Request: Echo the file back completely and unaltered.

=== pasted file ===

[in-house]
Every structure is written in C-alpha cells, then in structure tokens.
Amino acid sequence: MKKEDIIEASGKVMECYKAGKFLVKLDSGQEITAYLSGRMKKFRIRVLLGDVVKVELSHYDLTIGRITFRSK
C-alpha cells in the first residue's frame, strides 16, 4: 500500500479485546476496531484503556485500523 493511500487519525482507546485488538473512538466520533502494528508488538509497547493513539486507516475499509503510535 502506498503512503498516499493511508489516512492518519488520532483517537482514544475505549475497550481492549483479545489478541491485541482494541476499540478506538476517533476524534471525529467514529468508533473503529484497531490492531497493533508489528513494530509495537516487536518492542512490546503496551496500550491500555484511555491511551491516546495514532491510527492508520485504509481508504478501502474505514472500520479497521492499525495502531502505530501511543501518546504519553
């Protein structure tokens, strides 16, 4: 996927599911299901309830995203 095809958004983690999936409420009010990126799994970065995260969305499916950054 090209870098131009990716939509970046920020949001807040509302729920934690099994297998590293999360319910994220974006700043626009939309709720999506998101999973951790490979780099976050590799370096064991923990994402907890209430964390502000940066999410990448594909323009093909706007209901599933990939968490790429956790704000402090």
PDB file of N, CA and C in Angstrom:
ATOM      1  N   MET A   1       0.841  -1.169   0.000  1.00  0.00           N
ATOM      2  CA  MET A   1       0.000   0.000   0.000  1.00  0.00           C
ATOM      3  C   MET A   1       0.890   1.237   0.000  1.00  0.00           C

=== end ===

[in-house]
Every structure is written in C-alpha cells, then in structure tokens.
Amino acid sequence: MKKEDIIEASGKVMECYKAGKFLVKLDSGQEITAYLSGRMKKFRIRVLLGDVVKVELSHYDLTIGRITFRSK
C-alpha cells in the first residue's frame, strides 16, 4: 500500500479485546476496531484503556485500523 493511500487519525482507546485488538473512538466520533502494528508488538509497547493513539486507516475499509503510535 502506498503512503498516499493511508489516512492518519488520532483517537482514544475505549475497550481492549483479545489478541491485541482494541476499540478506538476517533476524534471525529467514529468508533473503529484497531490492531497493533508489528513494530509495537516487536518492542512490546503496551496500550491500555484511555491511551491516546495514532491510527492508520485504509481508504478501502474505514472500520479497521492499525495502531502505530501511543501518546504519553
């Protein structure tokens, strides 16, 4: 996927599911299901309830995203 095809958004983690999936409420009010990126799994970065995260969305499916950054 090209870098131009990716939509970046920020949001807040509302729920934690099994297998590293999360319910994220974006700043626009939309709720999506998101999973951790490979780099976050590799370096064991923990994402907890209430964390502000940066999410990448594909323009093909706007209901599933990939968490790429956790704000402090």
PDB file of N, CA and C in Angstrom:
ATOM      1  N   MET A   1       0.841  -1.169   0.000  1.00  0.00           N
ATOM      2  CA  MET A   1       0.000   0.000   0.000  1.00  0.00           C
ATOM      3  C   MET A   1       0.890   1.237   0.000  1.00  0.00           C